Christina’s World is the gravitar picture for one of my dearest blogging friends…she goes by Christina’s Words and blogs at three different sites and one of my favorites is here: http://wordsfortheyear.com/2014/08/21/witches-like-saints-are-solitary-stars-that-shine/
        You can also find her on my “favorites” page.
        I’m so happy that we’ve met, too! Things happen for a reason, right? 🙂

      2. WOW OH WOWEE … my muse must have found you, lol! Yes, there is a great web in the universe that links us for a greater purpose beyond, ‘Yuck, it’s a spider!’. Please send me the links to her other blogs as well.

      3. Tee! Hee! Your spider comment made me laugh out loud!
        Here are Christy’s links–she’s amazing 🙂

        Main blog: runningonsober.com

        Weekend poetry/passage/art/photography compilation: wordsfortheweekend.com

        Daily poetry/passages/music:wordsfortheyear.com

        I can’t even say which is my favorite–they all fill little voids in their own way. She’s had me as a guest on Running on Sober and I’ve added some photography to her weekend site. She’s generous, kind, intelligent and a bit of a legend in her parts. I know you’ll love her, too!
        Michelle

    1. The pleasure is mine. I love the way you capture your world. I’m in the very early stage of working with textures, so finding other photographers that use them well is inspirational. 🙂

  10. Your “about” makes me want to go there…or at the least, get off my butt and go wander my own paradise in the mountains northeast of Spokane with new eyes!! Thanks for the inspiration. I think I’ll go call the turkeys. It is almost mating time and that is a spectacular site! Thanks!

    1. It’s probably the best season for hopping sedges, at least now the edges are easy to spot. On the down side, it probably requires hip waders and a backup team in case of a misstep into a peat bog. I would love to see the flight shot with a drone! Google Earth is a pretty good view. Put in John Muir Memorial Park, Montello, WI and it should come up. Then take the earth view. Have fun!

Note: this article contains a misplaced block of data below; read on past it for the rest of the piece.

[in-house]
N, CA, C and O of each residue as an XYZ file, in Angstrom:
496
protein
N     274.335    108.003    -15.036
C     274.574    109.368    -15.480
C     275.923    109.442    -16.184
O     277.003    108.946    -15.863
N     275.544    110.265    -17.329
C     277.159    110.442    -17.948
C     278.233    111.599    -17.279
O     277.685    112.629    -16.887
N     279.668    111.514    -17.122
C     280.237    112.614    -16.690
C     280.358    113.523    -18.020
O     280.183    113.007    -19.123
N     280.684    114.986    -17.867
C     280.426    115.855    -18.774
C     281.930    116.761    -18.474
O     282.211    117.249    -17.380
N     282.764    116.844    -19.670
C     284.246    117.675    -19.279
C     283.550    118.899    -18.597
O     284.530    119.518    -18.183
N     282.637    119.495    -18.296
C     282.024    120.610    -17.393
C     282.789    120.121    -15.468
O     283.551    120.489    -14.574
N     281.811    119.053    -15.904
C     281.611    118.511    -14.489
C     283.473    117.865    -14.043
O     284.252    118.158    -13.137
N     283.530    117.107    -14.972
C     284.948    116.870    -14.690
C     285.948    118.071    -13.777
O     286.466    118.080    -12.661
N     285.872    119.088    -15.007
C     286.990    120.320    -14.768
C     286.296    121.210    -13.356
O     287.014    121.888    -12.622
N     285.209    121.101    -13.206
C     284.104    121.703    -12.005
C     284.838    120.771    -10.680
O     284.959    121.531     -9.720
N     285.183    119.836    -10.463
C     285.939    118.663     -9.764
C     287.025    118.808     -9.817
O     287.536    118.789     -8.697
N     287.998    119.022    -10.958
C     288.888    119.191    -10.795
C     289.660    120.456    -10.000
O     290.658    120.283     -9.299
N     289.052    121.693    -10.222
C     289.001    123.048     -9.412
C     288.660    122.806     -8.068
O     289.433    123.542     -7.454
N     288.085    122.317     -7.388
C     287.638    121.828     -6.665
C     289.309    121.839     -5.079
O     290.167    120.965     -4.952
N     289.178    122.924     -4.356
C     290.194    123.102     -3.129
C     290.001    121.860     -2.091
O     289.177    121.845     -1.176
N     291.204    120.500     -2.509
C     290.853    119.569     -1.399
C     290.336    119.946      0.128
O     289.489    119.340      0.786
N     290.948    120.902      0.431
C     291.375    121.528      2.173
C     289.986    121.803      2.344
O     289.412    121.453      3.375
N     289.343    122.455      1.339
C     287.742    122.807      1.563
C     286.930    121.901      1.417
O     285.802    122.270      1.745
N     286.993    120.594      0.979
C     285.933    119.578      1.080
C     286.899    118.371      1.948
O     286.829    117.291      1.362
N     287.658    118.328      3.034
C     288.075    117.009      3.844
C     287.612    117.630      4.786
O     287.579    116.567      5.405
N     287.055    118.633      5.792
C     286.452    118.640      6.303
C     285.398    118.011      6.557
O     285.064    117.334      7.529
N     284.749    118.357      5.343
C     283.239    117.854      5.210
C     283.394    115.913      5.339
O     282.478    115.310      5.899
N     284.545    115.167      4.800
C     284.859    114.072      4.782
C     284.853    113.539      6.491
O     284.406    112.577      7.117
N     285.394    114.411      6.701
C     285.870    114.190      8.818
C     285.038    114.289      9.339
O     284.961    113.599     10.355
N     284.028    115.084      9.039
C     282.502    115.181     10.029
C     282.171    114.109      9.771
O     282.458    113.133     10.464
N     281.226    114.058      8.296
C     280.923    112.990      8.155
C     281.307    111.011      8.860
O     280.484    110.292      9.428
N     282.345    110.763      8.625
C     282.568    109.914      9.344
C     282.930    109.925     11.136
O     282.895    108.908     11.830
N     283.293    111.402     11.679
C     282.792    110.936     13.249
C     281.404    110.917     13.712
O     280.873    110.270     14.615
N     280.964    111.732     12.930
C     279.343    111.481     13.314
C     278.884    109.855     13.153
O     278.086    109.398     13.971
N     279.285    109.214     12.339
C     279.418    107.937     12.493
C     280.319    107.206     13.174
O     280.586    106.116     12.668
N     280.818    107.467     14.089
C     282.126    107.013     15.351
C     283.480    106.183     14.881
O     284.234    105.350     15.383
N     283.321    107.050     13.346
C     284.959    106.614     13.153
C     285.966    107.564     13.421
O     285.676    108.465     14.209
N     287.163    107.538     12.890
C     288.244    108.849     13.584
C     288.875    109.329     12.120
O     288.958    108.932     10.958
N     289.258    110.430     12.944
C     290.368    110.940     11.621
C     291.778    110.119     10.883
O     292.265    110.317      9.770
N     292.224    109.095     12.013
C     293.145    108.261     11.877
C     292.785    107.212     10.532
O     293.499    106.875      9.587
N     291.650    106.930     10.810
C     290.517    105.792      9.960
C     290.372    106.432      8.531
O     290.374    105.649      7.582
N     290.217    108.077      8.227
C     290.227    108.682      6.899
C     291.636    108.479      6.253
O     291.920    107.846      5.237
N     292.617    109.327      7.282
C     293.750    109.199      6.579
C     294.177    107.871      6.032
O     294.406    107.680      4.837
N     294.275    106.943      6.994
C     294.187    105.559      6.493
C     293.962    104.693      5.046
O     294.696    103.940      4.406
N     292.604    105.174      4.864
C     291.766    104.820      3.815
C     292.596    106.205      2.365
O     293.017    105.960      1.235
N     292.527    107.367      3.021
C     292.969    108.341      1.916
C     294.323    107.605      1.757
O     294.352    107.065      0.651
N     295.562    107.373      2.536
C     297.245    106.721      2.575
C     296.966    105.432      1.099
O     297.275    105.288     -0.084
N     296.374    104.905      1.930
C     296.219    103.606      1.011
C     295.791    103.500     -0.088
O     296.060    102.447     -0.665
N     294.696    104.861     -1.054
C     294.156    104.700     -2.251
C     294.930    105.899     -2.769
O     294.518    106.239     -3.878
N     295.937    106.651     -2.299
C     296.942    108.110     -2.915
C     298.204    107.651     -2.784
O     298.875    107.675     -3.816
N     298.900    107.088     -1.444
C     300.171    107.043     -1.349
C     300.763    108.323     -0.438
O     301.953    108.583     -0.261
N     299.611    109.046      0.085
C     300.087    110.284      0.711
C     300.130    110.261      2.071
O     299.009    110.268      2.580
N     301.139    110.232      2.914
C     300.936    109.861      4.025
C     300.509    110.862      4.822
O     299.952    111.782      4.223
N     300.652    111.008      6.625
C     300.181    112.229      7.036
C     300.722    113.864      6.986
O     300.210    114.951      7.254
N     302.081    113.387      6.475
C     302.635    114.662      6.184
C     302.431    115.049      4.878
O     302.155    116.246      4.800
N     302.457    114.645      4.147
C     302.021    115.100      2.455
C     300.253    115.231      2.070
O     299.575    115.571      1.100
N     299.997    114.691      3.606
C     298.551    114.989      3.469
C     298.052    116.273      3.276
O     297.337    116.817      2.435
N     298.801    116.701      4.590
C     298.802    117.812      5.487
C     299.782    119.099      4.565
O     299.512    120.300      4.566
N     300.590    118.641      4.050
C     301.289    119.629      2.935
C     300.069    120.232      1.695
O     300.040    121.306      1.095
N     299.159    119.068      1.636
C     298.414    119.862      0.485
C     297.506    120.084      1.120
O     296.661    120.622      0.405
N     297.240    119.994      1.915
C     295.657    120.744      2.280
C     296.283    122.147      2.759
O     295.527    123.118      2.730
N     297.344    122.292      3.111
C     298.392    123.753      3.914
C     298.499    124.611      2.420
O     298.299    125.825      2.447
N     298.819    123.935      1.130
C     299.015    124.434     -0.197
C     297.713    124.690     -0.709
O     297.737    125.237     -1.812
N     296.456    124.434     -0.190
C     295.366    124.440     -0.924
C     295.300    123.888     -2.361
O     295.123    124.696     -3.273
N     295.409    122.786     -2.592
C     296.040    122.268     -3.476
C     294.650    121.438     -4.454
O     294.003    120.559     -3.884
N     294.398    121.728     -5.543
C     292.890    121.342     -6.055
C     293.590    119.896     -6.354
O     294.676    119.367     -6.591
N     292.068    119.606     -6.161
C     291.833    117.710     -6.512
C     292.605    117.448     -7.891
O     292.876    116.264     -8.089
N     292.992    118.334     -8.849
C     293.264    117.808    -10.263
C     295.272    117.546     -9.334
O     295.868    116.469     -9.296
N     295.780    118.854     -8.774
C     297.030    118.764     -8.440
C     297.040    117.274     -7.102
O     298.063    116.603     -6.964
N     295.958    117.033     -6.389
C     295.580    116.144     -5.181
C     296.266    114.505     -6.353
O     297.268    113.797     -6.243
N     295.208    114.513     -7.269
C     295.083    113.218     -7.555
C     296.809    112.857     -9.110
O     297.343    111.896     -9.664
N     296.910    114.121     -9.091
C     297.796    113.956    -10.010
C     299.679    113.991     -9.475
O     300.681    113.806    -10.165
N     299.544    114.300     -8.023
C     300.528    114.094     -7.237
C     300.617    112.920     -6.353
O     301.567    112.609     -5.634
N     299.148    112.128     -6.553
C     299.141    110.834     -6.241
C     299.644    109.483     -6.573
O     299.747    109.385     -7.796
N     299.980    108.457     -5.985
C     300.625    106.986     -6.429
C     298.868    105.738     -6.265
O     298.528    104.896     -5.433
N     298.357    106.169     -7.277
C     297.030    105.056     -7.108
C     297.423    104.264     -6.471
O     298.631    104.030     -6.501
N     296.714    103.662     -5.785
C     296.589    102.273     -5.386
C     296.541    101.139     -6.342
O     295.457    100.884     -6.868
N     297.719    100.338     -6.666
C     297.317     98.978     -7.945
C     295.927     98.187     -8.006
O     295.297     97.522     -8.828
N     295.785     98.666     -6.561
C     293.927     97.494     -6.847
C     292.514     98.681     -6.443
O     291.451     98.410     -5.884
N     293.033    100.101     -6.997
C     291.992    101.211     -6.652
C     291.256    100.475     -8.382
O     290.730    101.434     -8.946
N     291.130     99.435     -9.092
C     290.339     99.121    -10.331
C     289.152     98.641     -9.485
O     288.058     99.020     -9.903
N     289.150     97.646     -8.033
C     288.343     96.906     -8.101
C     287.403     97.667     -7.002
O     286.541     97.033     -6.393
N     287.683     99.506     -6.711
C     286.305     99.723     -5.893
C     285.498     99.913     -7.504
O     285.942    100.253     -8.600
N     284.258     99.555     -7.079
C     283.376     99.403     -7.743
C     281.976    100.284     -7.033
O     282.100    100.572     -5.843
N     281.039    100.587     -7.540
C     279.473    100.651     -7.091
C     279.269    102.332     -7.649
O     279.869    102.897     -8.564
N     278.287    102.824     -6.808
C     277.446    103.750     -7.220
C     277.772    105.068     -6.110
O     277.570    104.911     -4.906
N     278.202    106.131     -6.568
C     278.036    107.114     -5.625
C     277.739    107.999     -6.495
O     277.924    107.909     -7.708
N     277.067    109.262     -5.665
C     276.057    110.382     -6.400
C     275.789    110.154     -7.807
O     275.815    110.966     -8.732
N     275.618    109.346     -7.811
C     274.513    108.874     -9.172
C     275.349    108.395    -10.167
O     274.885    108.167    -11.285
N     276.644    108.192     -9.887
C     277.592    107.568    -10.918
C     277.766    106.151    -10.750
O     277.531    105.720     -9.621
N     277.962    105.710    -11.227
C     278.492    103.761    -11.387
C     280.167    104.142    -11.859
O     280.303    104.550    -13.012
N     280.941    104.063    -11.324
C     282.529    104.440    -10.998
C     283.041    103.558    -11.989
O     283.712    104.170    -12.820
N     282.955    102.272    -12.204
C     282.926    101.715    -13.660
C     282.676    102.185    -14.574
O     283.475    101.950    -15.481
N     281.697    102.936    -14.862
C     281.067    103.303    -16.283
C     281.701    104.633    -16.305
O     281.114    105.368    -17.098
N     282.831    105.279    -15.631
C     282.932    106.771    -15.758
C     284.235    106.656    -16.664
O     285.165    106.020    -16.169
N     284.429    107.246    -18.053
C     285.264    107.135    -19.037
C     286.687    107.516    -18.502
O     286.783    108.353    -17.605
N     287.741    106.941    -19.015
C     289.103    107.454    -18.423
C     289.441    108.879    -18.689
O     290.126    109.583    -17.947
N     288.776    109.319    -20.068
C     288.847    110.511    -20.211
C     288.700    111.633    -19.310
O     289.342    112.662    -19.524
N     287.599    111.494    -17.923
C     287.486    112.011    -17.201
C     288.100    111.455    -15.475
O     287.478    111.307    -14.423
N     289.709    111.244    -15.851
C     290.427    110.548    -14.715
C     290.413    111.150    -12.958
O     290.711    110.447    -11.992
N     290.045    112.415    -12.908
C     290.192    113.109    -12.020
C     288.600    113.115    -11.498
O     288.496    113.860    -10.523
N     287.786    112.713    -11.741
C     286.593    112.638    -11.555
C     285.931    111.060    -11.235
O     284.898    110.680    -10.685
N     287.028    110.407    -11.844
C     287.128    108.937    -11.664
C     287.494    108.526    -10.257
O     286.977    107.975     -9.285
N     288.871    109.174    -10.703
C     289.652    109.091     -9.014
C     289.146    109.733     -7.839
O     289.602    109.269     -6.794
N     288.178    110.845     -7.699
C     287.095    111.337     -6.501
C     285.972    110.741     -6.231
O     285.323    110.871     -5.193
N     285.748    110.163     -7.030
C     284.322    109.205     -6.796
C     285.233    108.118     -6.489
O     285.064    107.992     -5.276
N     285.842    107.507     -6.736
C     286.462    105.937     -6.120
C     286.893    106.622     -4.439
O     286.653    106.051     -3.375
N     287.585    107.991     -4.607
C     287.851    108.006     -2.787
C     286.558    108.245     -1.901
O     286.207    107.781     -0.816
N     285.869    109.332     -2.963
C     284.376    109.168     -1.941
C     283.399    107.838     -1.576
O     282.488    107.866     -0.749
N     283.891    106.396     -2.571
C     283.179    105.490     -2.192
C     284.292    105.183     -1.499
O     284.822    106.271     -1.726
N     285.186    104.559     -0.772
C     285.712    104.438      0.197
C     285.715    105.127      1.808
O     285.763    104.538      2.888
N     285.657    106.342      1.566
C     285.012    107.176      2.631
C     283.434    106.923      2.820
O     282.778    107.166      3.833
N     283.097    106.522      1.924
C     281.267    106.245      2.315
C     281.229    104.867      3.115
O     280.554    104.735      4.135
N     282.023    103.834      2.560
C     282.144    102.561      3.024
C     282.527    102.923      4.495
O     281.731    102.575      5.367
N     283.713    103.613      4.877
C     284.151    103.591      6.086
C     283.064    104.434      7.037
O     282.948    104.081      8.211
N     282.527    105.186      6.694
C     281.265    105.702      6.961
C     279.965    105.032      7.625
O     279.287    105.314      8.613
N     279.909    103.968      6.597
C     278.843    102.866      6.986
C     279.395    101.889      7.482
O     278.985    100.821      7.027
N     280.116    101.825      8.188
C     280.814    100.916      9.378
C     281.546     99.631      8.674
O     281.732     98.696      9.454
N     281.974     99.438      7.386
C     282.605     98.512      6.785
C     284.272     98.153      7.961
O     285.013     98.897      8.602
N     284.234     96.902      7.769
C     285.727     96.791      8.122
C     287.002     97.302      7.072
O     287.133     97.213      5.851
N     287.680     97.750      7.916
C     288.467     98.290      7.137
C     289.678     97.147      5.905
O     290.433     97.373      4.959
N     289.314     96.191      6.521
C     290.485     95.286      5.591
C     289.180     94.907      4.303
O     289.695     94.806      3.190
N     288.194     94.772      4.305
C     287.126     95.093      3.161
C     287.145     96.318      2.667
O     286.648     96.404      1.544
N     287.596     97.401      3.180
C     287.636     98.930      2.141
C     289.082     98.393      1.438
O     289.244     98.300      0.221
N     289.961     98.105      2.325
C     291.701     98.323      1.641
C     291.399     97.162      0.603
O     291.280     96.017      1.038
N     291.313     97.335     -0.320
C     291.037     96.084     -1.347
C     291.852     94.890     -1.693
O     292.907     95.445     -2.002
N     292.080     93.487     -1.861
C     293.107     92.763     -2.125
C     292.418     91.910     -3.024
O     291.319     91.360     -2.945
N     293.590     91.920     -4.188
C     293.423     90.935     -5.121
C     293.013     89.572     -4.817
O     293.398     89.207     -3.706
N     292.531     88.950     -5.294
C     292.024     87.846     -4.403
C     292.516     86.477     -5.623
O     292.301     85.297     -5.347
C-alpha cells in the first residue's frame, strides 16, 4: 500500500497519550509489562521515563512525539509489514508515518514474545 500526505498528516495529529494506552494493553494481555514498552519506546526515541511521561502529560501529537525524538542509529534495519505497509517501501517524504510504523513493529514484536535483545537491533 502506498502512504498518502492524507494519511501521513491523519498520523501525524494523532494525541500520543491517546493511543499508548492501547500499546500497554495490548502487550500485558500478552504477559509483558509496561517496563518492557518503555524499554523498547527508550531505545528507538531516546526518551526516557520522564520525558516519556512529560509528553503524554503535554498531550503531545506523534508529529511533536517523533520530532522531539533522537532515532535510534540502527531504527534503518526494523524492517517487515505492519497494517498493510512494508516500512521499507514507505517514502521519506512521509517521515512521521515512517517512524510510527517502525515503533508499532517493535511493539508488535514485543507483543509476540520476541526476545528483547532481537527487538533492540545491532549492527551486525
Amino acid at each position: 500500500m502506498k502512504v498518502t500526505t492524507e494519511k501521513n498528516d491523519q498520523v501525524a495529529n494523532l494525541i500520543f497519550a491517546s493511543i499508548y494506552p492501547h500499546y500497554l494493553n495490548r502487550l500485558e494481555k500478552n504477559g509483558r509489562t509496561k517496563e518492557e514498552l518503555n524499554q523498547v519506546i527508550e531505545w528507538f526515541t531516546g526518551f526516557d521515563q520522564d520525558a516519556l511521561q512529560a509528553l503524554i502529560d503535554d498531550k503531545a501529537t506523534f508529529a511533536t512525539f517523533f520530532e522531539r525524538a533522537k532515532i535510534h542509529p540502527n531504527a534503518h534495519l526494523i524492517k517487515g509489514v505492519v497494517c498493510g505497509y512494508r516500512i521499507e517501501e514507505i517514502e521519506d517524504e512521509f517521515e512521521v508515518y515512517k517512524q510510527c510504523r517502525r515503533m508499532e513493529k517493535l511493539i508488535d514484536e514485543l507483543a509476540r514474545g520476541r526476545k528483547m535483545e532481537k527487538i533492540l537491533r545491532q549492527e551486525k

11. Thank you for visiting my blog. That is how I found yours. I grew up in Wisconsin and until last year, my family had a summer cottage in northern Wisconsin. It was exhilarating and peaceful to spend time there. The things I loved most were the sounds of the loons on the lake and thunderstorms, which sometimes came and went gently and other times came violently, lashing the trees and causing power outages. Either way, the proximity to nature was always rejuvenating. I always considered Wisconsin to be one of the most beautiful places in the USA. It lacks the grandeur of the Grand Canyon or tall redwood trees, but its beauty lies in the fresh air, the greenness of summer, the brilliant colors of fall, the blue of the lakes and the smell of pine.

    I miss the loons and the thunderstorms. Of course we have thunderstorms here in suburban Chicago, but I can never recapture the feel of the rain pouring down all around me, the smell of the wet forest, the feeling of being totally surrounded by nature’s glory. Thanks for the appreciation of my home state.

    1. Thank for visiting. You took the opposite route. I grew up in Chicago’s Lakeview neighborhood. Went to HS on the border of Old Town. My father loved Wisconsin and I drew that from him. We only see loons for a couple of days during spring migration. We’re too far south. We have the reintroduced Whooping Cranes in our county though. They’re still rare, unless you know where to look. I get up too late to find them – and I know where they are, lol! It is terrific living where other people dream of vacationing. As hubby says, we live in a freaking park! Woodlands, prairie, and wetlands, a couple of blocks from the Fox River. Wish I could bottle the next rain for you.